The weather is nice, it’s short after sunrise and I’m looking forward to another great day in Berlin. Though I’ve already been here several times, arriving at Berlin’s new ultramodern central railway station and having an amazing view on the German parliament – the Bundestag – is again and again a great experience.
Taking a ride on the metropolitan transport lines is a great opportunity to get a first impression of the numerous historic sights which give a first insight of the historic legacy of the city. Berlin has been the largest city in Germany for centuries and was the capital of the Kingdom of Prussia, the German Empire, the Weimar Republic, the Third Reich, Eastern Germany and since 1999, Berlin is again the capital of the reunified Germany. There are architectural highlights from all periods – ranging from the Brandenburg Gate and the palace Schloss Charlottenburg to the TV Tower which used to be a landmark and symbol for Eastern Berlin and all the new buildings that were built after the Berlin Wall had fallen and a lot of space in the city center which had been border area became available for ambitious construction projects. The famous architect Sir Norman Foster led the reconstruction of the Reichstag building after the German parliament decided to make Berlin the German capital again. The dome at the top of the building makes to German Bundestag an interesting sight for tourists as a magnificent 360° view of central Berlin can be enjoyed for free. Especially at night it’s great to lie down on the seats at the to of the dome and to see the illuminated cityscape at night. On the very top of the dome there’s a hole. However, even when there are heavy rains, the interior of the dome is likely to remain dry as the hole is used to draw off the air from the main hall of the parliament below.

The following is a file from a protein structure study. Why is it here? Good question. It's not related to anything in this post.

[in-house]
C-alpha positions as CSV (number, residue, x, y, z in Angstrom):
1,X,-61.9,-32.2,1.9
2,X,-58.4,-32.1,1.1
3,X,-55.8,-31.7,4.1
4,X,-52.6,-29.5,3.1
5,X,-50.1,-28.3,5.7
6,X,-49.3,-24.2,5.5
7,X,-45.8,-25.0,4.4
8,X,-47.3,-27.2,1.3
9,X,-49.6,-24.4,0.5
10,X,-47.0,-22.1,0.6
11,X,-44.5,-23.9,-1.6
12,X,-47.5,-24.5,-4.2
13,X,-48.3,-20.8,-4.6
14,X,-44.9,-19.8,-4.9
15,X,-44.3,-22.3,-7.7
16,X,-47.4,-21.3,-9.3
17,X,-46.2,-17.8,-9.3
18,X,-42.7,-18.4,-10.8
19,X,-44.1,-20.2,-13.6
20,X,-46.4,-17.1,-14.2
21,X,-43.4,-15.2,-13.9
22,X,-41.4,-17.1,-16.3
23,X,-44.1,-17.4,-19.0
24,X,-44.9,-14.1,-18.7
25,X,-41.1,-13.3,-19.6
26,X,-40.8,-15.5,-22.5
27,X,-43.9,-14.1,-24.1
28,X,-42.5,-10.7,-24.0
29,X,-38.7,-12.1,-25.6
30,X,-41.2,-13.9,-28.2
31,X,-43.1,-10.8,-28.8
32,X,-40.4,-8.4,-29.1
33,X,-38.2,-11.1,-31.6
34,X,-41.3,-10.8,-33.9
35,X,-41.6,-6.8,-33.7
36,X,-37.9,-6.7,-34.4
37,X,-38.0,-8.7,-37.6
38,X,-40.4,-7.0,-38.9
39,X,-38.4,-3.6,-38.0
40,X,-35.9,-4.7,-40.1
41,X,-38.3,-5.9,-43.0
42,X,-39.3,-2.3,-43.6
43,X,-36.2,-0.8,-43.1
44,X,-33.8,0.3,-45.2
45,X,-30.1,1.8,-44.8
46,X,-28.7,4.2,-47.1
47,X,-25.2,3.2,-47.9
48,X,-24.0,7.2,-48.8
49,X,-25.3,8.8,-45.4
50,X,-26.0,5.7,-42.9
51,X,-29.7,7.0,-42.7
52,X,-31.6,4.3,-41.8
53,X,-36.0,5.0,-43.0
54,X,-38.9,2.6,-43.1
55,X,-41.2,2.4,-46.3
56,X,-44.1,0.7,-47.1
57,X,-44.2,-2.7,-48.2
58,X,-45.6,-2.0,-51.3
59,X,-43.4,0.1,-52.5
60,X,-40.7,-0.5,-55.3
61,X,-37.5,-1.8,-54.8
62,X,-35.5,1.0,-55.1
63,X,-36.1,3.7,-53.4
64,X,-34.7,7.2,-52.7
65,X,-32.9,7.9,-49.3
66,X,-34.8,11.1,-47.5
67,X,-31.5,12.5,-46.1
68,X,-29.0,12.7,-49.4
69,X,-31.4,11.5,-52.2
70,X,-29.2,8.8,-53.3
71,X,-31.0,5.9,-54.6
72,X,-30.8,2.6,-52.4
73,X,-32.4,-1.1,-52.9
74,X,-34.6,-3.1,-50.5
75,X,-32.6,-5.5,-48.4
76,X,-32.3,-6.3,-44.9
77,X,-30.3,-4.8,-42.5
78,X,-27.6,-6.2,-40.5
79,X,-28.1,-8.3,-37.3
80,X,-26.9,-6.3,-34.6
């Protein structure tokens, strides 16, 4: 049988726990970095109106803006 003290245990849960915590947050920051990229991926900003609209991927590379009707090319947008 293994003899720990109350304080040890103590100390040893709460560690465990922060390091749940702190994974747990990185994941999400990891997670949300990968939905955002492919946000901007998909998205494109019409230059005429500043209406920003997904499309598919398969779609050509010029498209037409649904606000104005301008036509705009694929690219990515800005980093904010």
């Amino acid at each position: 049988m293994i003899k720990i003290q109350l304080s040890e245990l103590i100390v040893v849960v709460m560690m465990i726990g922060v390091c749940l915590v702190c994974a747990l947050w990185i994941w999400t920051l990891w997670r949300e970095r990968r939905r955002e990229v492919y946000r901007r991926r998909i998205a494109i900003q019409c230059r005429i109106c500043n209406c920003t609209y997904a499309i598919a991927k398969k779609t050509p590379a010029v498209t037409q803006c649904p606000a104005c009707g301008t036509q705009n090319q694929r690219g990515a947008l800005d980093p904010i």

Another new sight is the square Potsdamer Platz which is within walking distance from the Brandenburg Gate and the Reichstag. The square had been left desolate after WWII as it was straight next to the Wall. After Berlin had become the German capital again, Potsdamer Platz was one of the most attractive locations in Berlin and became an impressive sight with modern office towers, the European headquarters of Sony and a major train station.